Interest rate swap

An interest rate swap (IRS) is a liquid financial derivative instrument in which two parties agree to exchange interest rate cash flows, based on a specified notional amount from a fixed rate to a floating rate (or vice versa) or from one floating rate to another.[1] Interest rate swaps can be used for both hedging and speculating.

Structure

Party A is currently paying floating rate, but wants to pay fixed rate. Party B is currently paying fixed rate, but wants to pay floating rate. By entering into an interest rate swap, the net result is that each party can swap their existing obligation for their desired obligation.

Floating-for-floating rate swap, same currency

Party P pays/receives floating interest in currency A indexed to X to receive/pay floating rate in currency A indexed to Y on a notional N for a tenure of T years. For example, you pay JPY 1M LIBOR monthly to receive JPY 1M TIBOR monthly on a notional JPY 1 billion for three years or you pay EUR 3M EURIBOR quarterly to receive EUR 6M EURIBOR semi-annually. The second example, where the indexes are the same type but with different tenors, are the most liquid and most commonly traded same currency floating-for-floating swaps..

Floating-for-floating rate swaps are used to hedge against or speculate on the spread between the two indexes. For example, if a company has a floating rate loan at JPY 1M LIBOR and the company has an investment that returns JPY 1M TIBOR + 30bps and currently the JPY 1M TIBOR = JPY 1M LIBOR + 10bps. At the moment, this company has a net profit of 40bps. If the company thinks JPY 1M TIBOR is going to come down (relative to the LIBOR) or JPY 1M LIBOR is going to increase in the future (relative to the TIBOR) and wants to insulate from this risk, they can enter into a float-float swap in same currency where they pay, say, JPY TIBOR + 30bps and receive JPY LIBOR + 35bps. With this, they have effectively locked in a 35bps profit instead of running with a current 40bps gain and index risk. The 5bps difference (w.r.t. the current rate difference) comes from the swap cost which includes the market expectations of the future rate difference between these two indices and the bid-offer spread, which is the swap commission for the dealer.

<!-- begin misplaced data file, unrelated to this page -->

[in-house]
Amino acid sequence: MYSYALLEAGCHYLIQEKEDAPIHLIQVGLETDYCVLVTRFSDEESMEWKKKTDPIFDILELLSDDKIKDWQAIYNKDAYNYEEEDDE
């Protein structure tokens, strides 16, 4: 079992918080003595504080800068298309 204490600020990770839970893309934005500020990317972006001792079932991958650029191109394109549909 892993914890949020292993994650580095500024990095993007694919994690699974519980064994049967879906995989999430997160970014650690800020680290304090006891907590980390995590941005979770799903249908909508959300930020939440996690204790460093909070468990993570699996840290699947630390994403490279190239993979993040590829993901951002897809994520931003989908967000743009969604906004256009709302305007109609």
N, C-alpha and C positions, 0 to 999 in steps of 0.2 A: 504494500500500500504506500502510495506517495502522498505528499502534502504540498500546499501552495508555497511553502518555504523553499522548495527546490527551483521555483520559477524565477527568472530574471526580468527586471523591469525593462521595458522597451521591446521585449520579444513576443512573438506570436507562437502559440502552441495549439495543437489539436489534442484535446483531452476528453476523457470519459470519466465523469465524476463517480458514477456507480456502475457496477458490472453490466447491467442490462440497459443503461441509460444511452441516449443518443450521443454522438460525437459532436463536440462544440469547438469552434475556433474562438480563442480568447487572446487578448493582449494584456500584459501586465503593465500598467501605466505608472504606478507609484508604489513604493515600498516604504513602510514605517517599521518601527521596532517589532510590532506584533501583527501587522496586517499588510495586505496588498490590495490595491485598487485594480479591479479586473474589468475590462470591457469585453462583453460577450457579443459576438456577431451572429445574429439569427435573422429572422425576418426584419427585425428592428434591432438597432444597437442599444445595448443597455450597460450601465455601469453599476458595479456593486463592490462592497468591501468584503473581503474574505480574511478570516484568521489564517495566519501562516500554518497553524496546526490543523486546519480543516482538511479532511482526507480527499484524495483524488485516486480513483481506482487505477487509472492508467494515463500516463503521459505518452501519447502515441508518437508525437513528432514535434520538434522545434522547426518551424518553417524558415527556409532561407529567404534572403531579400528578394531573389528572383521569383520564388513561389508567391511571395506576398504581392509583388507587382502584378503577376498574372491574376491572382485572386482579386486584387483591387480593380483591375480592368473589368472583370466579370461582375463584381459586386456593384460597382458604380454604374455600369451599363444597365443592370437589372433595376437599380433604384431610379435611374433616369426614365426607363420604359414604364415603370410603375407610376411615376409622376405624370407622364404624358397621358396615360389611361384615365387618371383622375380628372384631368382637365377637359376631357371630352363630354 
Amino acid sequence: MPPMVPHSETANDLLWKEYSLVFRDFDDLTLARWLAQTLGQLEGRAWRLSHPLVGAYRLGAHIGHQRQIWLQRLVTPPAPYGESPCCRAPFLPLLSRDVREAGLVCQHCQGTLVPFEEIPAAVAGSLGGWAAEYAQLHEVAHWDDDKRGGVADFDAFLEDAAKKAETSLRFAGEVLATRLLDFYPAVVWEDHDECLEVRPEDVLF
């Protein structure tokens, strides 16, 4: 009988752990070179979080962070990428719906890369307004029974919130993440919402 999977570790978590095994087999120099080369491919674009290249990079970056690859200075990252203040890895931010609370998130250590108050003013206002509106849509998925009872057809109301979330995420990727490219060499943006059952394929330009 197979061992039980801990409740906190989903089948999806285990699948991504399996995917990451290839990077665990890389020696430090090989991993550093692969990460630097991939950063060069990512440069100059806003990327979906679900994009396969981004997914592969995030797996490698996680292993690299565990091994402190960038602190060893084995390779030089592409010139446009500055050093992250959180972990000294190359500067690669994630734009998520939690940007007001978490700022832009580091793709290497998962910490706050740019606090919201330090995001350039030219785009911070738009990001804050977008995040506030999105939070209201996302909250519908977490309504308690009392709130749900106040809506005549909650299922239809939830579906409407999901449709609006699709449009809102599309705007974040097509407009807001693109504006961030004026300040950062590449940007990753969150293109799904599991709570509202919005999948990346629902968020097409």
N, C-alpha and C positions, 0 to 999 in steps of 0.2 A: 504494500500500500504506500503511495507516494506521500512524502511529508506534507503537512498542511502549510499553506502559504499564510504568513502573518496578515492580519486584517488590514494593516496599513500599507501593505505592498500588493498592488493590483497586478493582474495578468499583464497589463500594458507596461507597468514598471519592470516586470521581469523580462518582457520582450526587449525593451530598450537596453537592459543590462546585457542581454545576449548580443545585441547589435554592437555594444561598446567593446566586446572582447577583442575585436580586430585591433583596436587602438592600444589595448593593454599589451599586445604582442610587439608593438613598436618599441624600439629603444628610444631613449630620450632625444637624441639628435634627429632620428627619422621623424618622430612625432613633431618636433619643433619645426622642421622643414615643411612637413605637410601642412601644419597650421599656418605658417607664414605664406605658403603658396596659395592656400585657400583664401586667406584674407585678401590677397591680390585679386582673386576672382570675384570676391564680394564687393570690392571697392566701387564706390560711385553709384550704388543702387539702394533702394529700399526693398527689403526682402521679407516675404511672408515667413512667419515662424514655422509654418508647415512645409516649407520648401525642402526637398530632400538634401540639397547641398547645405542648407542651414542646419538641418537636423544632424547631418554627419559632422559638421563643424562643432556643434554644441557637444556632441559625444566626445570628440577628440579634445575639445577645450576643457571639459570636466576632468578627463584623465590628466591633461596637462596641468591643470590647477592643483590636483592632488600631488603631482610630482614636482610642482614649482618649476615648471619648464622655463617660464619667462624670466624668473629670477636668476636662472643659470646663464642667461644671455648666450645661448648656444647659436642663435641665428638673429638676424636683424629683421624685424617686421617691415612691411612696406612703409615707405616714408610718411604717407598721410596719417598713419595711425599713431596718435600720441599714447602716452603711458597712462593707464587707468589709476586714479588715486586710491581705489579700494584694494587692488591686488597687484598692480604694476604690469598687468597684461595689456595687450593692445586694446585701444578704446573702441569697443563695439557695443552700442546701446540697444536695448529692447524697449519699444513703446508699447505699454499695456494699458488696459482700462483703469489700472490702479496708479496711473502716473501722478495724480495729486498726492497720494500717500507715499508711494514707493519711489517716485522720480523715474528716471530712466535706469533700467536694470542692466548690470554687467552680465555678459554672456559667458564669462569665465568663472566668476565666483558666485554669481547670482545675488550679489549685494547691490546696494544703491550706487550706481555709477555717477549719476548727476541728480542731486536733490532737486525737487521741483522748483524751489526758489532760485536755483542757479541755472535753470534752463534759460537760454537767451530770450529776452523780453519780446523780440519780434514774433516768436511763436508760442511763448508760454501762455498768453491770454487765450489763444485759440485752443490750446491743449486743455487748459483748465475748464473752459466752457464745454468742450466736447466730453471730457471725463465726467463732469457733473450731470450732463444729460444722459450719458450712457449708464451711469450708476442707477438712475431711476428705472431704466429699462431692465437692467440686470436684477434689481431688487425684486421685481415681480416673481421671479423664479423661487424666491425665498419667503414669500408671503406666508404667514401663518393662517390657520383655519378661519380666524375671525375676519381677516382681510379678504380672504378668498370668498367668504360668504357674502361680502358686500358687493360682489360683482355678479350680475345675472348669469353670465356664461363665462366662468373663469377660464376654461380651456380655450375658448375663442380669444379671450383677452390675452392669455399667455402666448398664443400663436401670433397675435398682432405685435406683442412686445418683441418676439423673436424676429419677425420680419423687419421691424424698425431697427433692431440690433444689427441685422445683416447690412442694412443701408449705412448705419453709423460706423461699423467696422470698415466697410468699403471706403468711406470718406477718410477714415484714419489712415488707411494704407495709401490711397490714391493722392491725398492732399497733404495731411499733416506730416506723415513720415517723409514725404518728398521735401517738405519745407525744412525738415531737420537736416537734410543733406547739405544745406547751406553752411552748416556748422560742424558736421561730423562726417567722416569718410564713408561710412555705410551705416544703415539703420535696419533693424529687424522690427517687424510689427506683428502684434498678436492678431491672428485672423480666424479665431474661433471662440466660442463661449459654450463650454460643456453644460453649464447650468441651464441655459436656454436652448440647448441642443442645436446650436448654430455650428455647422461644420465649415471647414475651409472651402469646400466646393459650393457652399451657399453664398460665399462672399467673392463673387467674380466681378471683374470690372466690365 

Floating-for-floating rate swaps are also seen where both sides reference the same index, but on different payment dates, or use different business day conventions. This can be vital for asset-liability management. An example would be swapping 3M LIBOR being paid with prior non-business day convention, quarterly on JAJO (i.e., Jan, Apr, Jul, Oct) 30, into FMAN (i.e., Feb, May, Aug, Nov) 28 modified following.